Johnson's Mills, NB (Photo by Mike Dembeck)

Johnson's Mills, NB (Photo by Mike Dembeck)

Johnson's Mills Shorebird Reserve and Interpretive Centre

Boardwalk at the Johnson's Mills Shorebird Interpretive Centre, New Brunswick (Photo by NCC)

Boardwalk at the Johnson's Mills Shorebird Interpretive Centre, New Brunswick (Photo by NCC)

An internationally renowned NCC property in Atlantic Canada

Johnson's Mills, New Brunswick is truly a birder's paradise and is well photographed by people around the world. Every summer, massive flocks of shorebirds journey through the Bay of Fundy from the Canadian Arctic before heading to South America. Johnson's Mills becomes the stage for one of nature's great spectacles, as its beaches serve as a temporary stopover for flocks of shorebirds numbering up to a quarter million individual birds.

The Nature Conservancy of Canada (NCC) owns 499 acres (201 hectares) in the area and actively promotes conservation, education and stewardship on-site. We operate an interpretive centre in July and August so visitors can respectfully enjoy the magnificent conservation area.

Johnson's Mills at a glance

  • Johnson's Mills is located near Dorchester New Brunswick, 35 kilometres south of Moncton.
  • It earned international prominence when it was added to the Ramsar list of Wetlands of International Importance.
  • It was also designated as Canada's first Western Hemispheric Shorebird Reserve.
  • The pebble beach and mudflats make the area the perfect resting place for migratory shorebirds.

Conservation values

Approximately 80 percent of the world's population of semipalmated sandpipers stop at the Upper Bay of Fundy to feed and rest.

In just a few weeks, The birds double their weight by eating the mudshrimp exposed at low tide before departing for South America.

Other shorebirds commonly observed include:

  • semipalmated plover
  • least sandpiper
  • sanderlings
  • black-bellied plovers
  • white-rumped sandpiper
  • ruddy turnstone

Treading light around the shorebirds

During their short stay, it is imperative that the birds be able to feed and rest undisturbed. They are most vulnerable at high tide when they need to rest on the beach.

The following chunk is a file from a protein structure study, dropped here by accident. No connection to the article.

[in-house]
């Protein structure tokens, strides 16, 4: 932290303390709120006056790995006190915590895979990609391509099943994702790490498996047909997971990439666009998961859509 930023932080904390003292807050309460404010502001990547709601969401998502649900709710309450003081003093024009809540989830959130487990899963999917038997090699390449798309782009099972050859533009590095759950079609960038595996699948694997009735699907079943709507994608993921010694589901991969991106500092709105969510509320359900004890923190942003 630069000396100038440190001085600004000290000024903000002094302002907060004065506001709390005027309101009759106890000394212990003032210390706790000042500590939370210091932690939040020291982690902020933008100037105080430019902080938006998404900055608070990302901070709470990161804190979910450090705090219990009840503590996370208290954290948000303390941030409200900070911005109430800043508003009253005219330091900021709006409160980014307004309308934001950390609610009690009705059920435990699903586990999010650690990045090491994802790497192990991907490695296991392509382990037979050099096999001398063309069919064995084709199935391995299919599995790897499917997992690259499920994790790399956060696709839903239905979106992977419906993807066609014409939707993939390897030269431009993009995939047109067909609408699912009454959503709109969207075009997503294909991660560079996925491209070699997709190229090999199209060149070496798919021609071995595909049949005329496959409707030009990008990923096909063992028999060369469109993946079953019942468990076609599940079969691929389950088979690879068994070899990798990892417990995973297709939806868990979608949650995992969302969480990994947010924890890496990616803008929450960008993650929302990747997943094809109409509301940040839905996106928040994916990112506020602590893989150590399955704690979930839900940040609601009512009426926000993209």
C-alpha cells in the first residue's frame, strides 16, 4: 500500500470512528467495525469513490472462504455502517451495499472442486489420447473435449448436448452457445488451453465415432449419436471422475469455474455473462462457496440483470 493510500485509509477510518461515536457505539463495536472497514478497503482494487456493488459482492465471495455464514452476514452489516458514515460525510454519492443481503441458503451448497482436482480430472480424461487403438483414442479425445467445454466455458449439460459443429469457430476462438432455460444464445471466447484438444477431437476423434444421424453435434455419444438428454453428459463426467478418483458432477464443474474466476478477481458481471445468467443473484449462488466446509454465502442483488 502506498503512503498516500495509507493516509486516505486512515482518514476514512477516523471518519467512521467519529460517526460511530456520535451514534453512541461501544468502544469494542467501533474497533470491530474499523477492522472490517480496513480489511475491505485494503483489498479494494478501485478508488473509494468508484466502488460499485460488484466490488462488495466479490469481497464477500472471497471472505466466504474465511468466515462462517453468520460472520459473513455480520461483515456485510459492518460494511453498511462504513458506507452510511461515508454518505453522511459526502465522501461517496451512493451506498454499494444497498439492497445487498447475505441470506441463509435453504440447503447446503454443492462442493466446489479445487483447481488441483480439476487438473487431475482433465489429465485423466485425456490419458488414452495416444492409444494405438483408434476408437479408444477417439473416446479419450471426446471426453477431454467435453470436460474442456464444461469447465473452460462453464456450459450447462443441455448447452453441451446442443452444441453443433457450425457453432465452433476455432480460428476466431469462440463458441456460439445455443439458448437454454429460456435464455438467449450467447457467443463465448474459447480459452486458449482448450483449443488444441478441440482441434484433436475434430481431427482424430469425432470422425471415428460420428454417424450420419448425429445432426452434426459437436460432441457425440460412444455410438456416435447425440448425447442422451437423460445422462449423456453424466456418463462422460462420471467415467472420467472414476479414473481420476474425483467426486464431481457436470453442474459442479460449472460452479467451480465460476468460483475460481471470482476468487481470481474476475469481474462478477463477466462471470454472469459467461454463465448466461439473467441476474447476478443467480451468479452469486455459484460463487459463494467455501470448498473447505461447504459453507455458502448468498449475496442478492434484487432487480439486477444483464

Shorebirds are easily startled and something as simple as a passer-by can scare them into flight, depleting the fat stores the sandpipers and other birds need for their long flight south.


NCC, with the help of Conservation Volunteers, has planted native trees and strategically placed shrubs that will further develop the protected area. This is in addition to purchasing the land surrounding the beach.

NCC aims to ensure that the shorebirds have a successful respite with minimal stress before making their non-stop 4300 kilometre flight to South America.

Our vision for Johnson's Mills

NCC is currently responsible for 26 properties and wishes to secure additional lands at Johnson's Mills. Since 1994, NCC has worked with partners and willing landowners to obtain critical shoreline areas. Stewardship remains a key focus and NCC is currently raising money for an endowment fund and for future land securement. This fund will provide for the on-going management of all of the area properties, as well as for the Interpretive Centre.


The Nature Conservancy of Canada wishes to recognize and thank the New Brunswick Wildlife Trust Fund (NBWTF) for its generous and ongoing support of our work at Johnson's Mills.  Financial contributions from NBWTF for NCC projects over many years have been instrumental in helping us carry out our conservation and stewardship efforts.  For more information on the New Brunswick Wildlife Trust Fund, visit:

Want to read more about Johnson's Mills?

Top 10 facts about why Johnson's Mills is a perfect stop for shorebirds >

Visitor Information on NCC's Interpretive Centre at Johnson's Mills > 

Tide Times for Johnson's Mills 2016 >



  • Mane August 22, 2015 - 2:43
    When is the best time to go tomorrow (Sunday)

  • Anonymous August 20, 2015 - 8:28